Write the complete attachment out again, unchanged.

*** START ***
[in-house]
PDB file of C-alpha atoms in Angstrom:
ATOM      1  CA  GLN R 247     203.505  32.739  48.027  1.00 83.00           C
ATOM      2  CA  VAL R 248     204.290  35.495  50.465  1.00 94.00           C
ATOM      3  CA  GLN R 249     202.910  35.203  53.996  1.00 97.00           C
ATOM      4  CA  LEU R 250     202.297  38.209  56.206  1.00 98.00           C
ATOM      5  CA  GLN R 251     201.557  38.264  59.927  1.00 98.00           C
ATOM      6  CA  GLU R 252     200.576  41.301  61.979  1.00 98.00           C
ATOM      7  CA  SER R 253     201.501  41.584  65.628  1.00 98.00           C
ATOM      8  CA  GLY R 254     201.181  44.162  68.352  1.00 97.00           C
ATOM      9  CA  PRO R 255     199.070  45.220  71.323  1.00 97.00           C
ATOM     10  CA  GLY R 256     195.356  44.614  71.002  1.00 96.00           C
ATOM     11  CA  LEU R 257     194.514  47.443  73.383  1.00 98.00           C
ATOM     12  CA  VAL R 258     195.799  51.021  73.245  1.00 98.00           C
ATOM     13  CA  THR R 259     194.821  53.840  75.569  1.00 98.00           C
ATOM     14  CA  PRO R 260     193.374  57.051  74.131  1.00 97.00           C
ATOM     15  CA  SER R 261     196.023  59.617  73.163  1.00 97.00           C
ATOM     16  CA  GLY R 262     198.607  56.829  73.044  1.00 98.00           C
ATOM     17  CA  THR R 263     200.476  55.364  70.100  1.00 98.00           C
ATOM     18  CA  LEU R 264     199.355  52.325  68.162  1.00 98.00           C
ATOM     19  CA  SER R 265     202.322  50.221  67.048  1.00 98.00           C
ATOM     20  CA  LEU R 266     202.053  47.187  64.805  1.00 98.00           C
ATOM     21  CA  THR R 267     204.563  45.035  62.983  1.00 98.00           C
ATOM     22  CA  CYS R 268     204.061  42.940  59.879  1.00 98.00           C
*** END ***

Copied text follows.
[in-house]
PDB file of C-alpha atoms in Angstrom:
ATOM      1  CA  GLN R 247     203.505  32.739  48.027  1.00 83.00           C
ATOM      2  CA  VAL R 248     204.290  35.495  50.465  1.00 94.00           C
ATOM      3  CA  GLN R 249     202.910  35.203  53.996  1.00 97.00           C
ATOM      4  CA  LEU R 250     202.297  38.209  56.206  1.00 98.00           C
ATOM      5  CA  GLN R 251     201.557  38.264  59.927  1.00 98.00           C
ATOM      6  CA  GLU R 252     200.576  41.301  61.979  1.00 98.00           C
ATOM      7  CA  SER R 253     201.501  41.584  65.628  1.00 98.00           C
ATOM      8  CA  GLY R 254     201.181  44.162  68.352  1.00 97.00           C
ATOM      9  CA  PRO R 255     199.070  45.220  71.323  1.00 97.00           C
ATOM     10  CA  GLY R 256     195.356  44.614  71.002  1.00 96.00           C
ATOM     11  CA  LEU R 257     194.514  47.443  73.383  1.00 98.00           C
ATOM     12  CA  VAL R 258     195.799  51.021  73.245  1.00 98.00           C
ATOM     13  CA  THR R 259     194.821  53.840  75.569  1.00 98.00           C
ATOM     14  CA  PRO R 260     193.374  57.051  74.131  1.00 97.00           C
ATOM     15  CA  SER R 261     196.023  59.617  73.163  1.00 97.00           C
ATOM     16  CA  GLY R 262     198.607  56.829  73.044  1.00 98.00           C
ATOM     17  CA  THR R 263     200.476  55.364  70.100  1.00 98.00           C
ATOM     18  CA  LEU R 264     199.355  52.325  68.162  1.00 98.00           C
ATOM     19  CA  SER R 265     202.322  50.221  67.048  1.00 98.00           C
ATOM     20  CA  LEU R 266     202.053  47.187  64.805  1.00 98.00           C
ATOM     21  CA  THR R 267     204.563  45.035  62.983  1.00 98.00           C
ATOM     22  CA  CYS R 268     204.061  42.940  59.879  1.00 98.00           C